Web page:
10 Public transfers are pro-elderly The first major feature is that gross public transfers are biased towards the elderly as illustrated in Figure 2. Persons older than 64 years old are around 13% of the population and receive almost 60% of public benefits. In other words, the average per capita public inflow is higher for the elderly (Figure 3). Although spending on children has a promising increase in 2006, the elderly still are the main beneficiaries. Figure 2: Population and public inflows by age groups Population 1994 Population % 30% 13% 28% % 59% Public inflows % Public inflows % 58% 31% 56% 30% Flows from individuals to government (public outflows) include contributions to the social security system and taxes. As depicted in Figure 3, outflows rely on the working age population (aged between 25 and 65). This pattern is mainly explained by the social security contributions profile, and the age profile of taxes helps to reinforce this pattern. On one hand, direct taxes are mainly paid by working age people. On the other, the indirect taxes profile is quite similar to the consumption profile, although the
11 consumption of children and the elderly is intensive in tax-exempt goods. As consumption of children is lower than that of the elderly, taxes related to childhood are lower than the ones paid by other age groups. Figure 3 also shows a sliding of the 2006 curve in relation to the 1994 curve. Transfers from working-age people to government diminish mainly due to a drop in social security contributions. This trend is connected to the creation of the individual account pillar in Although taxes paid by this group grew in 2006, the increase is neutralized by the contributions effect. Figure 3: Public transfers: inflows and outflows per-capita profiles (constant prices 1994) inflows 1994 outflows 1994 inflows 2006 outflows 2006 Subtracting outflows from inflows, we obtain net public transfers which are positive for people younger than 18 years old in 1994 (20 in 2006) and older than 58 in 1994 (61 in 2006). In 1994, the top values for the elderly are six times the top values for children. This ratio falls to two in Curves in Figure 4 show the share of consumption financed by net public transfers. In both years, net public transfers play a greater role in financing consumption of the elderly than of children. However, the profile of the curves is somewhat different. In particular, the ratio elder/children top values decreases in 2006.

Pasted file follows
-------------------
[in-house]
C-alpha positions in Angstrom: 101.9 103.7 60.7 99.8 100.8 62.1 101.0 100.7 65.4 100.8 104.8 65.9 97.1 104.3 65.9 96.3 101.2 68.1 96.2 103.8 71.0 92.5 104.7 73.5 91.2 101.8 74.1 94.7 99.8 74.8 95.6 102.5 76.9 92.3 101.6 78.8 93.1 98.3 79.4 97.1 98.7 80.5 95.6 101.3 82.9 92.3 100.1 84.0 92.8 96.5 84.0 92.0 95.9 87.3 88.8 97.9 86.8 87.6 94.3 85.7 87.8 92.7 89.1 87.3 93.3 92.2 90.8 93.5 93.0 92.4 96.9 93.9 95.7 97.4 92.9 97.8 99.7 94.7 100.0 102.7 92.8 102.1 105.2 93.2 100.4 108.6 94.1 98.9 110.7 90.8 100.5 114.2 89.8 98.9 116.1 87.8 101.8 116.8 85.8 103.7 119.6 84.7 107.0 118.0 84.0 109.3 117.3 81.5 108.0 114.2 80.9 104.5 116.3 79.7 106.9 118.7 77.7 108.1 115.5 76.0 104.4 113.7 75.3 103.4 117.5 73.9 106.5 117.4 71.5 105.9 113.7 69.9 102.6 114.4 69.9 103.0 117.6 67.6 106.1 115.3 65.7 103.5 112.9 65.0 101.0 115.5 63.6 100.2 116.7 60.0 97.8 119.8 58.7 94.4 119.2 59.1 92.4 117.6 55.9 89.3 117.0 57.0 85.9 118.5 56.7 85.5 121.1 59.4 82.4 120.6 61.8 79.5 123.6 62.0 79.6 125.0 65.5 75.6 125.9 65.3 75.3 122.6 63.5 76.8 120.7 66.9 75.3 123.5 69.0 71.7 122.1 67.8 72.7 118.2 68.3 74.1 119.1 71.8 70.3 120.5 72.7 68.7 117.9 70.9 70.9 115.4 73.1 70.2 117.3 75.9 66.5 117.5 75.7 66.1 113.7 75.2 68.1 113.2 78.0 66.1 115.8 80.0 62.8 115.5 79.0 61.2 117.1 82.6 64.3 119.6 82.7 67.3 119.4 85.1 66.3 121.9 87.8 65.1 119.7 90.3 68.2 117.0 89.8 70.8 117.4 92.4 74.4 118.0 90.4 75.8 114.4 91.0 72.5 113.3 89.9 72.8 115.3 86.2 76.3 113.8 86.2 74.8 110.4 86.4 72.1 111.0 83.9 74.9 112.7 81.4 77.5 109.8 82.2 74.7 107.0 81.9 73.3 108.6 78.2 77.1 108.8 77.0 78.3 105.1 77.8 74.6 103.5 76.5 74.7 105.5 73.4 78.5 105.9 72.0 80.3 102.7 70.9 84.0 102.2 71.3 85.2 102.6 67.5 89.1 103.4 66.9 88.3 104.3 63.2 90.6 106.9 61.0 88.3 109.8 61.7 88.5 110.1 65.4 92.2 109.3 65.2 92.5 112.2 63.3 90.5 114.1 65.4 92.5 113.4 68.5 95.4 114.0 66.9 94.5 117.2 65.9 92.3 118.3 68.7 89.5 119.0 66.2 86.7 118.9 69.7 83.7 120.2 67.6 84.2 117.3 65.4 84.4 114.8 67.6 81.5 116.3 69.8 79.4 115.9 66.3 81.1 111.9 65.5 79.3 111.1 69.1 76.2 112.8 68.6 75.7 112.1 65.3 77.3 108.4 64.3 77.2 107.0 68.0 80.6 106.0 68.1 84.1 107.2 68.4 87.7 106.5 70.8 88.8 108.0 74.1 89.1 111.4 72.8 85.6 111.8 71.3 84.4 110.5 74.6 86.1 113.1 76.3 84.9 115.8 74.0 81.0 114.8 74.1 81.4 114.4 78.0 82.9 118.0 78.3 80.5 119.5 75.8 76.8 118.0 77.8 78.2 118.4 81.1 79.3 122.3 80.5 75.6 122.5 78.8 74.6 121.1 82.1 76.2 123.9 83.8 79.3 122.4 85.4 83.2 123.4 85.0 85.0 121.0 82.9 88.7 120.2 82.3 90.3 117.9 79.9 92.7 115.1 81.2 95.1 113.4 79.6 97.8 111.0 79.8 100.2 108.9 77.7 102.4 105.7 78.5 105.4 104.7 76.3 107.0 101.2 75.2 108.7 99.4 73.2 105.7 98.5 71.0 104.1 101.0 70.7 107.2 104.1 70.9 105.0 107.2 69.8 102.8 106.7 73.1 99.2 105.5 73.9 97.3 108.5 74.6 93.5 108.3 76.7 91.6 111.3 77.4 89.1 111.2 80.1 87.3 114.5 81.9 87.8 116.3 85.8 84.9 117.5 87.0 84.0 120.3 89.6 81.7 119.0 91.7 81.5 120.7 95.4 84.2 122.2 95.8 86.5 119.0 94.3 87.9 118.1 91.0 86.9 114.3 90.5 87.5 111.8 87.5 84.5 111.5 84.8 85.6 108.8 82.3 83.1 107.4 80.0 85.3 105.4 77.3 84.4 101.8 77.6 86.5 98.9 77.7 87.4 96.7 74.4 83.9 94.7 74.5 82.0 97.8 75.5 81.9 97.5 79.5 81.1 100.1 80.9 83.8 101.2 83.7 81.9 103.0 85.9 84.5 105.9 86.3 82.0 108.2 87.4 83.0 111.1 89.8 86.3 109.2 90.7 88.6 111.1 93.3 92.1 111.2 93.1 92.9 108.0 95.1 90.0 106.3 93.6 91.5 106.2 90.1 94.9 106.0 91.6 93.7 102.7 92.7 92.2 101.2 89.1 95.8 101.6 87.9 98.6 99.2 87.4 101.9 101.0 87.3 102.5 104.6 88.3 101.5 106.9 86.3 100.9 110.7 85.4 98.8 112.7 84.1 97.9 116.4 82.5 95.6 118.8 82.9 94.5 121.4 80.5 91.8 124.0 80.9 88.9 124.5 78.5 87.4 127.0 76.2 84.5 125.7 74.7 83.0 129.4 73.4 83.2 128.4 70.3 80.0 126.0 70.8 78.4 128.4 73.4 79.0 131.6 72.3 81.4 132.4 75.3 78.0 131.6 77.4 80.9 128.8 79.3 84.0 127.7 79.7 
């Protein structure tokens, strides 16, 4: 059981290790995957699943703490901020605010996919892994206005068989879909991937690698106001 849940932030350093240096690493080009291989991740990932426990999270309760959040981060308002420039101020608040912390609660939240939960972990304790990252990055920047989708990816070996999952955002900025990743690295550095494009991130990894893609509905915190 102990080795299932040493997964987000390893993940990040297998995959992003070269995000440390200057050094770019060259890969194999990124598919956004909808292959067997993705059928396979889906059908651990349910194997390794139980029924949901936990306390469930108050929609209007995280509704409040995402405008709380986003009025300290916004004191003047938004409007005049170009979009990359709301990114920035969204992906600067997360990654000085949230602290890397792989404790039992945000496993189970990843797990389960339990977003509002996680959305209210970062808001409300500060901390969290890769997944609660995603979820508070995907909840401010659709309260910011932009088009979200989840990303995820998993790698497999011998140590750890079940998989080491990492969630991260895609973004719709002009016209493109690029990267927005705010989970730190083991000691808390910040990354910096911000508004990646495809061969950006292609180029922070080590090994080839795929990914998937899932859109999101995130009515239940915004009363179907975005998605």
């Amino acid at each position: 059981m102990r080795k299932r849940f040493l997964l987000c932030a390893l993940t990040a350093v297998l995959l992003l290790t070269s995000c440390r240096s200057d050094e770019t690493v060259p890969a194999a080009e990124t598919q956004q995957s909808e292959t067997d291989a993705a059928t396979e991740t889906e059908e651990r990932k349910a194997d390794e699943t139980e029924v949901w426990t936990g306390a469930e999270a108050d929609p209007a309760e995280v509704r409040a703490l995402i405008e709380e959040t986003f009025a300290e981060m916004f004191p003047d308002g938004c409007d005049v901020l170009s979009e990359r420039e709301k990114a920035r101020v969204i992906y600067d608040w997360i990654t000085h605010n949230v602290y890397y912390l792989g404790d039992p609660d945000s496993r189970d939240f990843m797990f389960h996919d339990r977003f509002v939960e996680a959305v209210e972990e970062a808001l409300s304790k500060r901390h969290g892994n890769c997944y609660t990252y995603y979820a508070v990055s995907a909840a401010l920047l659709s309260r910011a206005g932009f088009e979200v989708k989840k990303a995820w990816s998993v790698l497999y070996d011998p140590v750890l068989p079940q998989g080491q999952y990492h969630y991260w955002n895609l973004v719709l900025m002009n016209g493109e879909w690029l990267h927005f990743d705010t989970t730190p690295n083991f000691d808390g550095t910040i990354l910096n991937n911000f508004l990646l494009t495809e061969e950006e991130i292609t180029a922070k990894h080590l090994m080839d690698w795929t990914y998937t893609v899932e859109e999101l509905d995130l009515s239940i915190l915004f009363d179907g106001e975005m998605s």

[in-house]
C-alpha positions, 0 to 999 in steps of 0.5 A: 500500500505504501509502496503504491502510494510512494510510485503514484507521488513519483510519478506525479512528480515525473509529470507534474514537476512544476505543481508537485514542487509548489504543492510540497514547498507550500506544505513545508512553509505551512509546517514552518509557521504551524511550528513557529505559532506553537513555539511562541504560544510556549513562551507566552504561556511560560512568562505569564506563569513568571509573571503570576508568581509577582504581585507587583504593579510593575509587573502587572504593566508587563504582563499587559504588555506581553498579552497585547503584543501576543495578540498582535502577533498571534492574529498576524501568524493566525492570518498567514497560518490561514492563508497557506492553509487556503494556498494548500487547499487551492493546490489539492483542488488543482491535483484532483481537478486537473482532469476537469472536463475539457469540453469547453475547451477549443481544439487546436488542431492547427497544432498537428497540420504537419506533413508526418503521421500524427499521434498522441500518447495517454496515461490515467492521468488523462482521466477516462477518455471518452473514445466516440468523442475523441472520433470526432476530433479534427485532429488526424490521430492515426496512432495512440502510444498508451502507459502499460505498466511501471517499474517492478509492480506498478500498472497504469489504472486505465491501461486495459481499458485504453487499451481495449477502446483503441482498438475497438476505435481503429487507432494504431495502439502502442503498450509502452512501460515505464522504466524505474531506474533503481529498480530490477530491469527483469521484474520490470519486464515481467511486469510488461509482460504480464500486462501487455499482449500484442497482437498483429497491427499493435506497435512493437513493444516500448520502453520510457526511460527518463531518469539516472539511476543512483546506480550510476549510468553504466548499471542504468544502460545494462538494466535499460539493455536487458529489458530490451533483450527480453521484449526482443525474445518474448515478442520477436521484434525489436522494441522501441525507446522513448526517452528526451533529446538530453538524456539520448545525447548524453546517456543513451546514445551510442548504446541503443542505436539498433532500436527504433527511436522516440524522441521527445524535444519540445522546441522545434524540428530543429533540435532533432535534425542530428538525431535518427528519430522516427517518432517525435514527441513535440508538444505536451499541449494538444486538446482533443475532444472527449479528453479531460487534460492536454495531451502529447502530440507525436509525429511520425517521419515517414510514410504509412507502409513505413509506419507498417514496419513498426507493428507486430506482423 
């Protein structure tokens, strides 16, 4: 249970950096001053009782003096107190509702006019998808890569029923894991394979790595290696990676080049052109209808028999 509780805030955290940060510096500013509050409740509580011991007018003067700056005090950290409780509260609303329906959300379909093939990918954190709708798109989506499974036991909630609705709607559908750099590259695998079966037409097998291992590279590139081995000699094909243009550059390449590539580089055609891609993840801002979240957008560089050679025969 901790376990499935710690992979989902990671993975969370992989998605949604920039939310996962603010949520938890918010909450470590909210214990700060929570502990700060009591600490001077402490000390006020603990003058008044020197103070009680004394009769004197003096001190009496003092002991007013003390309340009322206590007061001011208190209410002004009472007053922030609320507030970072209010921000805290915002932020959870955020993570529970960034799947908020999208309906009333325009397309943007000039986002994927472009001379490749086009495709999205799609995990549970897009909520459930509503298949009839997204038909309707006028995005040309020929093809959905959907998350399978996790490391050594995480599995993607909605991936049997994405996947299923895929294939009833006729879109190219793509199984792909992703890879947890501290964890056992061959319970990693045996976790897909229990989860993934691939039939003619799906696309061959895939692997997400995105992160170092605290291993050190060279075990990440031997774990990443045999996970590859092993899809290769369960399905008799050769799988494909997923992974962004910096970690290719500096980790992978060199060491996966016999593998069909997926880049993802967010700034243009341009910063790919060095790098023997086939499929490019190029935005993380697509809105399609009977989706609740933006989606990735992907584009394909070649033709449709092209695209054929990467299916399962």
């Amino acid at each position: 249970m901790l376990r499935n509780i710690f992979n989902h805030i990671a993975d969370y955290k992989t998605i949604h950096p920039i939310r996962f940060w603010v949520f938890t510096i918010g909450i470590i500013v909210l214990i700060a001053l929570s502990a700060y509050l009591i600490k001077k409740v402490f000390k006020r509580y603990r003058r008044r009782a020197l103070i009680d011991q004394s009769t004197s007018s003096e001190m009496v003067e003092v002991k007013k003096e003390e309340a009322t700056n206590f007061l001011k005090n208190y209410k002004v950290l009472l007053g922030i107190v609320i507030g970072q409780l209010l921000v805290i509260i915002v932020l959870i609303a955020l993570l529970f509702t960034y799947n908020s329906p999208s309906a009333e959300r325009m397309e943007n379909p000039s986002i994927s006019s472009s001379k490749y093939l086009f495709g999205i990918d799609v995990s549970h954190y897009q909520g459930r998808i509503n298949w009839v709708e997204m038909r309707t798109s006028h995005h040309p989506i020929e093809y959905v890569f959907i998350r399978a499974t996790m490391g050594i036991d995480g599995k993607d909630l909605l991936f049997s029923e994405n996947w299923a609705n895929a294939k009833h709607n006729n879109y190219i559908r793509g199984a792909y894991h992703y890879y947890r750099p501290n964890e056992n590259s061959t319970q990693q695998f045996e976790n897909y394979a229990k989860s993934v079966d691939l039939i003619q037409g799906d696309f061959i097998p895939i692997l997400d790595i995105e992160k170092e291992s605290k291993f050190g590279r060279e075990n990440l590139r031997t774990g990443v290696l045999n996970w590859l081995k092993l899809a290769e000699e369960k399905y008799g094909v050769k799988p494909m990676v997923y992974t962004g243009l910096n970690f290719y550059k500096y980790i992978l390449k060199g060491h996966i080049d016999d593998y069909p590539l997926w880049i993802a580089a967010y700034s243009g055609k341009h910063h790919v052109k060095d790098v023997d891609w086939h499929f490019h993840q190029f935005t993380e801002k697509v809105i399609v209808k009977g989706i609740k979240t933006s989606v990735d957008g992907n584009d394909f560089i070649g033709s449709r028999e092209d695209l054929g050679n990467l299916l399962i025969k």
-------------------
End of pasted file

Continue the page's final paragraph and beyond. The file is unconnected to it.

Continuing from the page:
12 Figure 4: Net public transfers as a share of consumption (per capita profile) Social programs for children and the elderly differ In-kind transfers are more intensive among children under 18 years old, whereas for the elderly, in-cash transfers predominate (Table 3). Note that because of the methodology, in-cash transfers to children are assigned to the head of the household. As monetary transfers focused on children are nearly 2% of aggregate public inflows in 2006 (1% in 1994), the methodological decision does not affect the overall picture of the in-cash / in-kind transfers. The elderly basically receive monetary transfers through the pension system. In both years, pensions are about three quarters of public inflows received by people older than 60 years old. Children, on the contrary, receive basically goods and services. Age-related inflows come through the educational and health care systems. The share of public education increases from 31% in 1994 to 45% in 2006, becoming the main channel of public transfers (table 3). Finally, public health care is 10% of public transfers received by the elderly (table 3). As mentioned in section 2, part of these transfers is received through a subsidy of the premium in health care in private institutions. This is not the case for children who are not covered by this type of program. They receive public benefits through free health care in public facilities, which accounts for 18% of their total benefits.
13 Table 3: Aggregate values of social programs public transfers by age groups (%) Total Total Public education 31,2 0 8,1 44,6 0 13,8 Public health 18 8,3 12,1 18,2 9,9 16,8 In cash 5,6 4,8 5,8 4,9 6,3 7,5 In kind 12,3 3,5 6,3 13,4 3,6 9,3 Other public goods and services 48,8 12, ,3 13,4 34,3 Public Pensions 0,4 76,9 39,6 0,3 75,9 31,5 Family and Children 0 0,3 1,1 0 0,2 1,6 Other social protection (in cash) 0 0,1 1,5 0,1 0 1,5 Other 1,6 1,6 1,6 0,6 0,6 0,6 Total inflows Figure 5 shows the age profile of both types of transfers received by individuals. Inkind transfers profiles are basically determined by education and health profiles in lower ages. On the contrary, in-cash profiles are strongly determined by pension profiles in older ages. Figure 5: Public transfers inflows (constant prices 1994) in cash in kind in kind 1994 in cash 1994 in kind 2006 in cash 2006 Children s well-being depends on their families support Private transfers (intra and inter household) also play an important role. Individuals receive family resources throughout their entire lives. Nevertheless, these inflows are especially important among young people, as shown in Figure 6. On the other hand, people make transfers through private channels from 18 years of age onwards..